How your projects can support mothers and children

By Nyreese Castro-Espadas, MD, MPH, CPH, Area of Focus Manager-Disease Prevention & Treatment, Maternal and Child Health

Maternal and Child Health refers to the health of women during pregnancy, childbirth, and the postnatal period, and the health of children under five.

According to the WHO, in developing countries, 1 in 45 women is at risk of dying from causes related to pregnancy, childbirth, and postpartum care compared with 1 in 5,400 in developed countries. About 94% of maternal deaths occur in developing countries, and 80% of them can be prevented with access to reproductive health services, prenatal care during pregnancy, skilled care during childbirth, and postpartum care. In addition, an estimated 5.2 million children under the age of five died mostly from preventable and treatable causes.

Rotary supports activities and training that improve maternal health and reduce mortality for children under age five. Our projects improve access to care, expand medical services, provide medical equipment, and train health care providers. Whether you’re planning a service project, partnering for a global grant, or even seeking to apply to the Programs of Scale grant competition, interventions should be evidence-based and community-centered.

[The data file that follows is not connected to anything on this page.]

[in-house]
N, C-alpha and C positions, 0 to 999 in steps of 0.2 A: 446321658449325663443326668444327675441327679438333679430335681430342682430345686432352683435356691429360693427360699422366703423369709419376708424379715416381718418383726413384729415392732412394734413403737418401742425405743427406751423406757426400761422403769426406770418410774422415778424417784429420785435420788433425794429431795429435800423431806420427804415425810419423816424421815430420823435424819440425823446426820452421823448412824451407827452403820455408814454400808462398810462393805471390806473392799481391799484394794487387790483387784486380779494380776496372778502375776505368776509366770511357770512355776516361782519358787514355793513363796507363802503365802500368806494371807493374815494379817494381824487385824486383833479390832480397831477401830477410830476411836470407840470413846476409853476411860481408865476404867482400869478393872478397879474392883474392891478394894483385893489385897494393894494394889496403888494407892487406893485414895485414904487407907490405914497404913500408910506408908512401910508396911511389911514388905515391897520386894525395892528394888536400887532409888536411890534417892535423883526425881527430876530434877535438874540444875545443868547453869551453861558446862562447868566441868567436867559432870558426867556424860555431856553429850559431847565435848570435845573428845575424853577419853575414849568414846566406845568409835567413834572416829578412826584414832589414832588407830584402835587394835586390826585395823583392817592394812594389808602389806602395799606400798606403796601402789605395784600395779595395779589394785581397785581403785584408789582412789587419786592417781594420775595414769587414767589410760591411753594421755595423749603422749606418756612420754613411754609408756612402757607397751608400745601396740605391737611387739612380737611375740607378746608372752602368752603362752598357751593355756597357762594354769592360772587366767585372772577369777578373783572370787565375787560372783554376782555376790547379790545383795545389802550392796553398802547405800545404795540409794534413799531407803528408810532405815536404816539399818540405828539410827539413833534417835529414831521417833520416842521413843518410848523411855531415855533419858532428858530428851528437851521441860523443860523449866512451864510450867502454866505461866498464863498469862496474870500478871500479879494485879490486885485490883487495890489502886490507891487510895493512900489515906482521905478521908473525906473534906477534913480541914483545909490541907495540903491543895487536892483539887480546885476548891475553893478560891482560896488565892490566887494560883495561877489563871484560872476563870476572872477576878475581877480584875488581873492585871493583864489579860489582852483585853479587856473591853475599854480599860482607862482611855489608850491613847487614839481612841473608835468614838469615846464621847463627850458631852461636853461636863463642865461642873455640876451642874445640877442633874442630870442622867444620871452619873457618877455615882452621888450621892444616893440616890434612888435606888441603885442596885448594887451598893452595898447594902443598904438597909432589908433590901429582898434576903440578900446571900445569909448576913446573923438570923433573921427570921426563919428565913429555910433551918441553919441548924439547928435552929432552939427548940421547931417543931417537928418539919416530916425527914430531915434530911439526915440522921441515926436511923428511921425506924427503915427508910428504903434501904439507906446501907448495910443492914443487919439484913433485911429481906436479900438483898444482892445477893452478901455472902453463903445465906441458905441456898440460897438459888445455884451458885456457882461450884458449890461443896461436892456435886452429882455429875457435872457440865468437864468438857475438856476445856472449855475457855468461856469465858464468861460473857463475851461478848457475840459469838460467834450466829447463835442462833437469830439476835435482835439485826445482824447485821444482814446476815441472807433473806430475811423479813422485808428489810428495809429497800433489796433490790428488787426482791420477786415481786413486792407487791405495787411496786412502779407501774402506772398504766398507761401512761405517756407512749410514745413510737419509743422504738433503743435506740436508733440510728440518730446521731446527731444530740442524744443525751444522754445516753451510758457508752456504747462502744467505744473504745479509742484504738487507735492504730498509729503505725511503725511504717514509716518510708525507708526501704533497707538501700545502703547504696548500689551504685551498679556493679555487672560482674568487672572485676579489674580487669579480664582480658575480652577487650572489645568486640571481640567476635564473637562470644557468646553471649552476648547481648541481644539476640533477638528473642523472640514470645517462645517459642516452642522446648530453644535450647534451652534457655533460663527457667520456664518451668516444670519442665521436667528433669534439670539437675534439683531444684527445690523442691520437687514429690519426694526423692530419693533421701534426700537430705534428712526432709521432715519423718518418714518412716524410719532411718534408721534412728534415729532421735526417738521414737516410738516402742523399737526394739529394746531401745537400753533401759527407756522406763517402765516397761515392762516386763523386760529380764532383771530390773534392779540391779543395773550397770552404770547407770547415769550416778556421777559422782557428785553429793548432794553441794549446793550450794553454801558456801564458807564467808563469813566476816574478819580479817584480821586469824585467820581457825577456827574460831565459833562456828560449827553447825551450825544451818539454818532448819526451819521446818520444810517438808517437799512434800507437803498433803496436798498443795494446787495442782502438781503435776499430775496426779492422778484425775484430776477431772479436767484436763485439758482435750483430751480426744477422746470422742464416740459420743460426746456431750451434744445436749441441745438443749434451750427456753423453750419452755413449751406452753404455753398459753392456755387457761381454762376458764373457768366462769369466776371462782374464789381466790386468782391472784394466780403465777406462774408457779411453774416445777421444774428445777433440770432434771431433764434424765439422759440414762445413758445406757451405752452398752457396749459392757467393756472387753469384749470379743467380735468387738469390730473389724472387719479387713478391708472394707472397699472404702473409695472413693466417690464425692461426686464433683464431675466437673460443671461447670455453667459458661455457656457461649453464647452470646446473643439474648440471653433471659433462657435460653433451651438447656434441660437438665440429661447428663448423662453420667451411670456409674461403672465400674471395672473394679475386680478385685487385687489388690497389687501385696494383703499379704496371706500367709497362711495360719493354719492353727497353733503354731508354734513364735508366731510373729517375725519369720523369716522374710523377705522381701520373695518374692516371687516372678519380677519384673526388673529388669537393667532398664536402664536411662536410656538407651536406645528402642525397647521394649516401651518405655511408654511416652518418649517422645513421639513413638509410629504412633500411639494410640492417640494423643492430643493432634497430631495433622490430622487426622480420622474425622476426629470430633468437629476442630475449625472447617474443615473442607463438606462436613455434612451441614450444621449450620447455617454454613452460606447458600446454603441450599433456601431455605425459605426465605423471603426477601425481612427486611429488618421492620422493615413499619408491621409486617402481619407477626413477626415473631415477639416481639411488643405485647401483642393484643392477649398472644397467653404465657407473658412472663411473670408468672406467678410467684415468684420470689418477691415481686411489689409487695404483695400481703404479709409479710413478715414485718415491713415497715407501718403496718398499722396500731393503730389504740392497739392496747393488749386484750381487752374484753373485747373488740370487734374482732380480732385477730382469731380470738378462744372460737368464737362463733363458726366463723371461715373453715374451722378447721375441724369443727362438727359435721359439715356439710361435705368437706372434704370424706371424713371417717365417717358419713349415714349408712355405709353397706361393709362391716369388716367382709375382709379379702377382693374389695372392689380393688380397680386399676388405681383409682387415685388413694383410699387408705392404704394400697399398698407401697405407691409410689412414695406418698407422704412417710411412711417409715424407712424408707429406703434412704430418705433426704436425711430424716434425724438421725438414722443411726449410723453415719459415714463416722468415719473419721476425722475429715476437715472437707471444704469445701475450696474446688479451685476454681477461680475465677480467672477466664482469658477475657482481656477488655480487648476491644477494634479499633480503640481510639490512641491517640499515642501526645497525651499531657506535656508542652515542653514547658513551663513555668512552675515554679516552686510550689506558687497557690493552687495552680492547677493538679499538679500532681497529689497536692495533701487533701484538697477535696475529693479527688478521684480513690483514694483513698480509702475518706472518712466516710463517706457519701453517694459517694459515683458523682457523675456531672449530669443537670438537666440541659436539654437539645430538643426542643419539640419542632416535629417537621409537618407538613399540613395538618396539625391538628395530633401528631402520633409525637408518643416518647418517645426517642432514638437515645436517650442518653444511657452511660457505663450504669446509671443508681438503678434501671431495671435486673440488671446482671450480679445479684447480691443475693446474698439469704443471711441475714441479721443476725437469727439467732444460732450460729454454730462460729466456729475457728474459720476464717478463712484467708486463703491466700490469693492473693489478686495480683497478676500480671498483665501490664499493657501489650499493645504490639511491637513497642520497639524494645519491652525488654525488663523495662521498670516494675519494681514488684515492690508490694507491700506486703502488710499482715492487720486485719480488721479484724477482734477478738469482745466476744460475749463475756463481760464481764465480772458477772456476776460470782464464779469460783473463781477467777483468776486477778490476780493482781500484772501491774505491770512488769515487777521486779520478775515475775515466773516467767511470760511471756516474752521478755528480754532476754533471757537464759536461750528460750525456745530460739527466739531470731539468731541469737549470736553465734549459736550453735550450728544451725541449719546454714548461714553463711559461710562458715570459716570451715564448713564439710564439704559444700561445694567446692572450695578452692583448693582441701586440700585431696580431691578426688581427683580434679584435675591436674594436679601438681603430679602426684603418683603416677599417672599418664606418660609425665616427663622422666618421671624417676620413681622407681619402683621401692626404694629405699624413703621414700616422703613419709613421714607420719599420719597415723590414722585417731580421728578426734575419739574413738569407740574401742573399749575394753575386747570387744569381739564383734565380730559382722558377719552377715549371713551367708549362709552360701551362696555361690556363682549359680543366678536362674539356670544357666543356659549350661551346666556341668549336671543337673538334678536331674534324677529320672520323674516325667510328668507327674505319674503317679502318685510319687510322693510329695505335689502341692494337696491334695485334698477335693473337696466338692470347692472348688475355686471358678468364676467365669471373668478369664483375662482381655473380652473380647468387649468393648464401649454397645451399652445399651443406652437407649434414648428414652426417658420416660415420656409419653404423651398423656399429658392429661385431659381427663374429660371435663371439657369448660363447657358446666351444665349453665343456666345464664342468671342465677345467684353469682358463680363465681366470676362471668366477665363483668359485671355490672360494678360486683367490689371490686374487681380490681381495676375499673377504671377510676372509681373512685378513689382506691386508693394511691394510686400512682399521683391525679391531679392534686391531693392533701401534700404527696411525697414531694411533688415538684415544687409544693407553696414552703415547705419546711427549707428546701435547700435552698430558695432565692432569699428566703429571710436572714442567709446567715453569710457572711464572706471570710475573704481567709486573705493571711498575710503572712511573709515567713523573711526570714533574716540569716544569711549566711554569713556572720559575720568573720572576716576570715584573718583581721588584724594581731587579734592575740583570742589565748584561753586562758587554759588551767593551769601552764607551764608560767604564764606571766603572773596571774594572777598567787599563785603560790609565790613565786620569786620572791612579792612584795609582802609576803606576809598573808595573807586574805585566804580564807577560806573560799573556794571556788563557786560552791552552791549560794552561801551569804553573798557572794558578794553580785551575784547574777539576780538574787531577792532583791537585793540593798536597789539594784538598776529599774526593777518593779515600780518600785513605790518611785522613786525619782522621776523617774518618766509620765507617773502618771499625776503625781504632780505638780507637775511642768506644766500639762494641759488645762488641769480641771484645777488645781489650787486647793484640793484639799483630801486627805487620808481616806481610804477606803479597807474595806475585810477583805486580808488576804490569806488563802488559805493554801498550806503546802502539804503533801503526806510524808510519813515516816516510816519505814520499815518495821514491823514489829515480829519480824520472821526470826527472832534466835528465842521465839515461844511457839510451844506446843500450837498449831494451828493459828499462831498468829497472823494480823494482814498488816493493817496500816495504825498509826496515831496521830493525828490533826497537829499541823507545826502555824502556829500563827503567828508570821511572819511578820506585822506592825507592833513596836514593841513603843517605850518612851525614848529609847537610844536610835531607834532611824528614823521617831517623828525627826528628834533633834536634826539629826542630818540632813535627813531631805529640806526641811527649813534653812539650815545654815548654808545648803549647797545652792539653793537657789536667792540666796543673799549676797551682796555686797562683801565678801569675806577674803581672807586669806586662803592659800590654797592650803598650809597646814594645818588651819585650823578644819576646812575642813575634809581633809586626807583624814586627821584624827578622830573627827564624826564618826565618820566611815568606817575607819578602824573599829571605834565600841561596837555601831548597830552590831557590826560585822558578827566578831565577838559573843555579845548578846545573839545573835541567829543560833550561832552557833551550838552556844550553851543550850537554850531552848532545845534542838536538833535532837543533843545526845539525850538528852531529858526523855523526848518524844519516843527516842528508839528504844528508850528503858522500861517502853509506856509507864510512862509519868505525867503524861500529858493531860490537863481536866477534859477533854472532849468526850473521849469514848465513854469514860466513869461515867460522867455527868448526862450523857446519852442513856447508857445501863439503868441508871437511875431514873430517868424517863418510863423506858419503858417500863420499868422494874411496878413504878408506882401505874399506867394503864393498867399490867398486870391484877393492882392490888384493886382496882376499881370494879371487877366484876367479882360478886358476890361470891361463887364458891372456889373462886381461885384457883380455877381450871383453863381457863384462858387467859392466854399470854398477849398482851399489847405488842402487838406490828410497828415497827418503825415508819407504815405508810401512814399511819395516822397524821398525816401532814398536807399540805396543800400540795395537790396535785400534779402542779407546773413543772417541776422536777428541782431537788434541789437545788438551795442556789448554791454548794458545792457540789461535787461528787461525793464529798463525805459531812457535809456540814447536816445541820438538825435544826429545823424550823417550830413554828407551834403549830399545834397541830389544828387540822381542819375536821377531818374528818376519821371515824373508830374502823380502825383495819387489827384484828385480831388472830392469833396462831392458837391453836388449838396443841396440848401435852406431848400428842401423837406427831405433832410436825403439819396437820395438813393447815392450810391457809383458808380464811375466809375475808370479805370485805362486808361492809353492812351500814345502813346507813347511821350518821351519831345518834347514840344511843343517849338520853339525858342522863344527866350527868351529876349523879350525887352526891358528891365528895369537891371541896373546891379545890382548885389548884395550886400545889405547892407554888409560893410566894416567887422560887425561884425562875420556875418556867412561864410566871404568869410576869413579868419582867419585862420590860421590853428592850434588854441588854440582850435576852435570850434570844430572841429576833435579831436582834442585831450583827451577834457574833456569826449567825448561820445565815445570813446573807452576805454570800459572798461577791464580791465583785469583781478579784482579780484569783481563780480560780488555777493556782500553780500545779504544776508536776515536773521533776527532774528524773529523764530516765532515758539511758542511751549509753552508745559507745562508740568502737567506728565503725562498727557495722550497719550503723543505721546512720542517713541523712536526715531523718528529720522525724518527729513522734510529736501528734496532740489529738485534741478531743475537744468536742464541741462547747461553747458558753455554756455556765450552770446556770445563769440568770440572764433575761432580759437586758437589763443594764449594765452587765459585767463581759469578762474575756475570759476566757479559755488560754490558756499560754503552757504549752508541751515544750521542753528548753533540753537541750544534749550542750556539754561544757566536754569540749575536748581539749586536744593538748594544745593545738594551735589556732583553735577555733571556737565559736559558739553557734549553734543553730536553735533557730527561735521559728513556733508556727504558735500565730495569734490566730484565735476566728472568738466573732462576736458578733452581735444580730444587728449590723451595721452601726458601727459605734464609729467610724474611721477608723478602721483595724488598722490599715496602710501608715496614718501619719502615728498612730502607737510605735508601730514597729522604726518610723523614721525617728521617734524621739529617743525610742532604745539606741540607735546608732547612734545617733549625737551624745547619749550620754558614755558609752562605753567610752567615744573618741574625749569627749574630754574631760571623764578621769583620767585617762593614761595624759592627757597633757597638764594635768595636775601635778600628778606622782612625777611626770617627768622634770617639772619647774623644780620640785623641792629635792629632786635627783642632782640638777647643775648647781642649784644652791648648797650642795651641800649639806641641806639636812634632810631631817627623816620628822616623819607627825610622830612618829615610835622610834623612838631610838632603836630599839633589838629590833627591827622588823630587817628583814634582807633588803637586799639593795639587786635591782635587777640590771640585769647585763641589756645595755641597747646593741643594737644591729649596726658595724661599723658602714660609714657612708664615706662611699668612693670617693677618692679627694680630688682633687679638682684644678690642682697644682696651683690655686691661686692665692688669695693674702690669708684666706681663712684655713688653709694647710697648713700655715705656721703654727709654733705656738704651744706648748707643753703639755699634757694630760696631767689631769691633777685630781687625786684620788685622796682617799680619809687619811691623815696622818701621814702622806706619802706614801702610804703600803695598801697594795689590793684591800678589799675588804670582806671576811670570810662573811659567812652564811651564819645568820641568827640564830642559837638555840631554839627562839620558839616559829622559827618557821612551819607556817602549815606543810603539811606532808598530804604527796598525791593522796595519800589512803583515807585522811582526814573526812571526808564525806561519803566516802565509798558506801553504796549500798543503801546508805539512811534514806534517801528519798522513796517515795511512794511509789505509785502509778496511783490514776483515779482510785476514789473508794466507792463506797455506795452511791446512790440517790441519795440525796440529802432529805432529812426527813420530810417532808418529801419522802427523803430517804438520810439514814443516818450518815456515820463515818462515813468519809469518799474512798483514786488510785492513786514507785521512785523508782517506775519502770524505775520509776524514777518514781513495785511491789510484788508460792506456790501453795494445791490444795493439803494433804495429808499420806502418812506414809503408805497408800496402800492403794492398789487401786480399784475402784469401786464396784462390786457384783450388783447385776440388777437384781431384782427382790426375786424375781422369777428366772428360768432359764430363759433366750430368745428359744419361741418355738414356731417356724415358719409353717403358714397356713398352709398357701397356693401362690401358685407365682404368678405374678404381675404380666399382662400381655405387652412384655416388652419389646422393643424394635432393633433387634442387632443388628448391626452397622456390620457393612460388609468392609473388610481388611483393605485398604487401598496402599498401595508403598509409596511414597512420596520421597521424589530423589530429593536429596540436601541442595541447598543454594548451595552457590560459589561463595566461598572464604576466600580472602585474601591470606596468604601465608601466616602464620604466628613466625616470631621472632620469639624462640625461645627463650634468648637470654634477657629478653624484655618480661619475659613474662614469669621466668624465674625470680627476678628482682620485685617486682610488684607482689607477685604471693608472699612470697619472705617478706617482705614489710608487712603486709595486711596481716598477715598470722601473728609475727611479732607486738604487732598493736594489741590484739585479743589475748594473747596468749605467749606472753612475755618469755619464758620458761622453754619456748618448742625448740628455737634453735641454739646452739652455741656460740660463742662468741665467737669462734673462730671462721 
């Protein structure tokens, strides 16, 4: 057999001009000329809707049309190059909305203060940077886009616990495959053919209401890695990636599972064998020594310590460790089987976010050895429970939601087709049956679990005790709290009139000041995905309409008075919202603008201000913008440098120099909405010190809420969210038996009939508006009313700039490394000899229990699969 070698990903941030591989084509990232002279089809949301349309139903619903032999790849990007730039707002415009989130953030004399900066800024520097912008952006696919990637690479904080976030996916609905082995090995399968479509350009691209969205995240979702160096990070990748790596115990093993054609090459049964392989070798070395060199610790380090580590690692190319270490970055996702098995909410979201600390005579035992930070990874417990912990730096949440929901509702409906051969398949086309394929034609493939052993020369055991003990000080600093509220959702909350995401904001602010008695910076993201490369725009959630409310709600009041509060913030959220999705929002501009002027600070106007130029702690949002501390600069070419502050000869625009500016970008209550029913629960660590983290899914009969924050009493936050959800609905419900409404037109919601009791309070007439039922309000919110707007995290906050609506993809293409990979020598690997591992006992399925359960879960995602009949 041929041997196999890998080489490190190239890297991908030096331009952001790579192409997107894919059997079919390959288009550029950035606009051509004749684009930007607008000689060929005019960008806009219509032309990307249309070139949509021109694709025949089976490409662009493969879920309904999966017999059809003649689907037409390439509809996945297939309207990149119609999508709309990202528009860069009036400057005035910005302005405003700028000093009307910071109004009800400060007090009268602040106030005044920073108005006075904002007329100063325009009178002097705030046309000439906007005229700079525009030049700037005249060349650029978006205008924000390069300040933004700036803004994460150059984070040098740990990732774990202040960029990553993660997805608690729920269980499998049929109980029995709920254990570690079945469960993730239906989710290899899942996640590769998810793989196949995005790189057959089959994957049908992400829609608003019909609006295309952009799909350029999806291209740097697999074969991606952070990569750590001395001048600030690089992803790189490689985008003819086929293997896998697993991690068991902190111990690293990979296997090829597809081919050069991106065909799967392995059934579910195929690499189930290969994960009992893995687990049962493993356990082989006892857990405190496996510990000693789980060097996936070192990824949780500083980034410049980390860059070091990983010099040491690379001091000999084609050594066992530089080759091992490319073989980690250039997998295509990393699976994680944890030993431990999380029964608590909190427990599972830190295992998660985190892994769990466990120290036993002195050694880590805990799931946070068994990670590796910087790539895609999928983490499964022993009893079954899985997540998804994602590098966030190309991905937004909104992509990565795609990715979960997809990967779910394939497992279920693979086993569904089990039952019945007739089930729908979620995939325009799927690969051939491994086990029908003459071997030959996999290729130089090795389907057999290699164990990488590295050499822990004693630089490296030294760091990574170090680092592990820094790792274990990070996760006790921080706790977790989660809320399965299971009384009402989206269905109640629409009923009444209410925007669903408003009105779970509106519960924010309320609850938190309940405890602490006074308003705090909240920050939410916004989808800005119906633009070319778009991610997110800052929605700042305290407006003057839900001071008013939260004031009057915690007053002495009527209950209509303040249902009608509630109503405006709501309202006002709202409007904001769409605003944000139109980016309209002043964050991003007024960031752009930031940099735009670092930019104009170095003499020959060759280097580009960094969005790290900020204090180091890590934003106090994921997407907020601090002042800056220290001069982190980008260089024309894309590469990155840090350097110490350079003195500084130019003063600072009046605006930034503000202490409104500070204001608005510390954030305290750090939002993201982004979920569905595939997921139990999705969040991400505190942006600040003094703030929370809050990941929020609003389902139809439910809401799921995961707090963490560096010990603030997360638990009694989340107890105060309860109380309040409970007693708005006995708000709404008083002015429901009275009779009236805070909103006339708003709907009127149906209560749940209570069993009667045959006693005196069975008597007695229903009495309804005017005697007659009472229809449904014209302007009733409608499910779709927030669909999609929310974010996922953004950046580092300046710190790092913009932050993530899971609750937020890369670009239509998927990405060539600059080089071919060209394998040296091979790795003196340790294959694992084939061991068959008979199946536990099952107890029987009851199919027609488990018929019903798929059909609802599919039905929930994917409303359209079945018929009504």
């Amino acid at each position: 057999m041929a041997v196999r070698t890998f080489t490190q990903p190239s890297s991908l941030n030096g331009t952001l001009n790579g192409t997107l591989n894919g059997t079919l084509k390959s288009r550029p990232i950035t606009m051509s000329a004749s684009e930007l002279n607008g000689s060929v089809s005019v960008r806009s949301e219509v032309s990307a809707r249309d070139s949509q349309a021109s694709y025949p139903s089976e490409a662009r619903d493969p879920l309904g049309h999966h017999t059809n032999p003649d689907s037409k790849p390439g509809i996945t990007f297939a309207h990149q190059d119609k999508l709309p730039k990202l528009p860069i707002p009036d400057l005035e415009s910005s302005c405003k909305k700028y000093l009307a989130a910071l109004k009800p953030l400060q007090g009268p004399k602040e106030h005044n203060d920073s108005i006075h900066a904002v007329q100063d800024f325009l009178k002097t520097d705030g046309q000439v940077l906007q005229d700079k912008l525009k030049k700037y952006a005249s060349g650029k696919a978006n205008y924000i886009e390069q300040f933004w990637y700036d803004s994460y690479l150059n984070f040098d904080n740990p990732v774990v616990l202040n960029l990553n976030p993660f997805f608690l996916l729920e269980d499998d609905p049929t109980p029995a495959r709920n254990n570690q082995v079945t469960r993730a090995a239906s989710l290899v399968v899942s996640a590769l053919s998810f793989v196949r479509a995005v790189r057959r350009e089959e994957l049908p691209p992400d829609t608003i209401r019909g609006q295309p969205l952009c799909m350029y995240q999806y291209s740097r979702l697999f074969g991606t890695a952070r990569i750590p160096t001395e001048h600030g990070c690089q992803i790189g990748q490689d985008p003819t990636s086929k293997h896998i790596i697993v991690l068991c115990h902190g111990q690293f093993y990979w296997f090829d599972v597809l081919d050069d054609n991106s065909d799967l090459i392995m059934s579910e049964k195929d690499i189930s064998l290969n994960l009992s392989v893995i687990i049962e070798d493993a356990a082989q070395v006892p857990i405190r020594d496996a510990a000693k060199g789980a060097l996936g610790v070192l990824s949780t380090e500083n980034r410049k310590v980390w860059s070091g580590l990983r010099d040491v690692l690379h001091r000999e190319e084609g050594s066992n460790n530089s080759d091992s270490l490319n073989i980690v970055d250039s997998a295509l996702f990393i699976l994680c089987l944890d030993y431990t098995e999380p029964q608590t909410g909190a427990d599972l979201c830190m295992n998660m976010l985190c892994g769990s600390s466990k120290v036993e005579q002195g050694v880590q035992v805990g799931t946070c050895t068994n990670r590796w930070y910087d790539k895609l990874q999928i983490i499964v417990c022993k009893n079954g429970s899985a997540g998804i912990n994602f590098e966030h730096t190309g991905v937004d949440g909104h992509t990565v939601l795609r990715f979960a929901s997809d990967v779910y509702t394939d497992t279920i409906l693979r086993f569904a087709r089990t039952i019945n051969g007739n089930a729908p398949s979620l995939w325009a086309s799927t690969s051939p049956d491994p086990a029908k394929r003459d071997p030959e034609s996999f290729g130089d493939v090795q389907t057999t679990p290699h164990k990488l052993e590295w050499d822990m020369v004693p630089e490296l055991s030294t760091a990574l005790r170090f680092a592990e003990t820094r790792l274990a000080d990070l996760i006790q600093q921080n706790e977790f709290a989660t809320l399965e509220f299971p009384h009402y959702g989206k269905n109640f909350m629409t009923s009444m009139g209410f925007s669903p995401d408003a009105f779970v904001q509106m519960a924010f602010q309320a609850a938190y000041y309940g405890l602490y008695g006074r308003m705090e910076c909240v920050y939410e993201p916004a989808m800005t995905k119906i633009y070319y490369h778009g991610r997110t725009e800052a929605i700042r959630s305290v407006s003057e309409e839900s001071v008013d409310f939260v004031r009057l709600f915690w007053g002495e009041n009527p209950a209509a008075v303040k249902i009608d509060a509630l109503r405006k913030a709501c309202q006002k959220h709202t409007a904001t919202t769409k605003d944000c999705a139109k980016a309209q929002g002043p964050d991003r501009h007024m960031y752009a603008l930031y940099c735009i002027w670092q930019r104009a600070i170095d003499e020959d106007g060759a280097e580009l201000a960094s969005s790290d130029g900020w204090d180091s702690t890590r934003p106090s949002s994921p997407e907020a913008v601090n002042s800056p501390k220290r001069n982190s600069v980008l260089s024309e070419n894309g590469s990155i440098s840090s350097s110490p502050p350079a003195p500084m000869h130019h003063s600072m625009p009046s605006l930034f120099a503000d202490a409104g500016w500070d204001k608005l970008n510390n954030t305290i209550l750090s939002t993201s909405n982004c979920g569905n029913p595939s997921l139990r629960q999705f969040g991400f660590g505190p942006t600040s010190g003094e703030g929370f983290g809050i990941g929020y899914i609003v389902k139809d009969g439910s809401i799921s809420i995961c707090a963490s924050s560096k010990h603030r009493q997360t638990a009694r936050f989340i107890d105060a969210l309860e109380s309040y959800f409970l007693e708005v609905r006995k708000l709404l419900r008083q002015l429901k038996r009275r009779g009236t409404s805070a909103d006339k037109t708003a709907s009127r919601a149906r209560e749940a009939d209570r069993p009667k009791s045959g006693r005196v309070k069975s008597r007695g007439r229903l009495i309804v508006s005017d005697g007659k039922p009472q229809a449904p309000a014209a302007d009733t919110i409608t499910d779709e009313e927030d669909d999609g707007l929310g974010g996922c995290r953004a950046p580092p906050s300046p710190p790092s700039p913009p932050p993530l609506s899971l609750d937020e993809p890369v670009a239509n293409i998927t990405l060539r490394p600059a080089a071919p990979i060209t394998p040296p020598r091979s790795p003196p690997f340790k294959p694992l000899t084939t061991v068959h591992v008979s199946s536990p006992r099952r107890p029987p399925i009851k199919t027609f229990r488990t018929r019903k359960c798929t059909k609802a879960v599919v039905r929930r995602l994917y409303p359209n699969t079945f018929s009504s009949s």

Rotary members all over the world have been answering the call to action in maternal and child health: we’re training health care workers in India, installing maternal morbidity and mortality surveillance systems in Nigeria, and immunizing children against vaccine preventable diseases in the Pacific Islands.

Rotary remains committed to maternal and child health, and members can continue to take action by:

  • Supporting training programs for health care professionals and community health workers
  • Supporting projects that provide access to prenatal care in underserved and vulnerable communities
  • Educating people about the need for prenatal health care early in pregnancy
  • Supporting programs that provide immunizations against vaccine-preventable diseases for children under age five
  • Providing information about and access to testing and treatment for HIV and other sexually transmitted infections, and support projects that work toward the elimination of mother-to-child HIV transmission while increasing access to testing and antiretroviral drugs

Rotary members can continue to engage the Cadre of Technical Advisers and Rotary Action Groups specializing in Maternal and Child Health, community based organizations addressing similar health needs, and empower community members to make informed decisions about their health.


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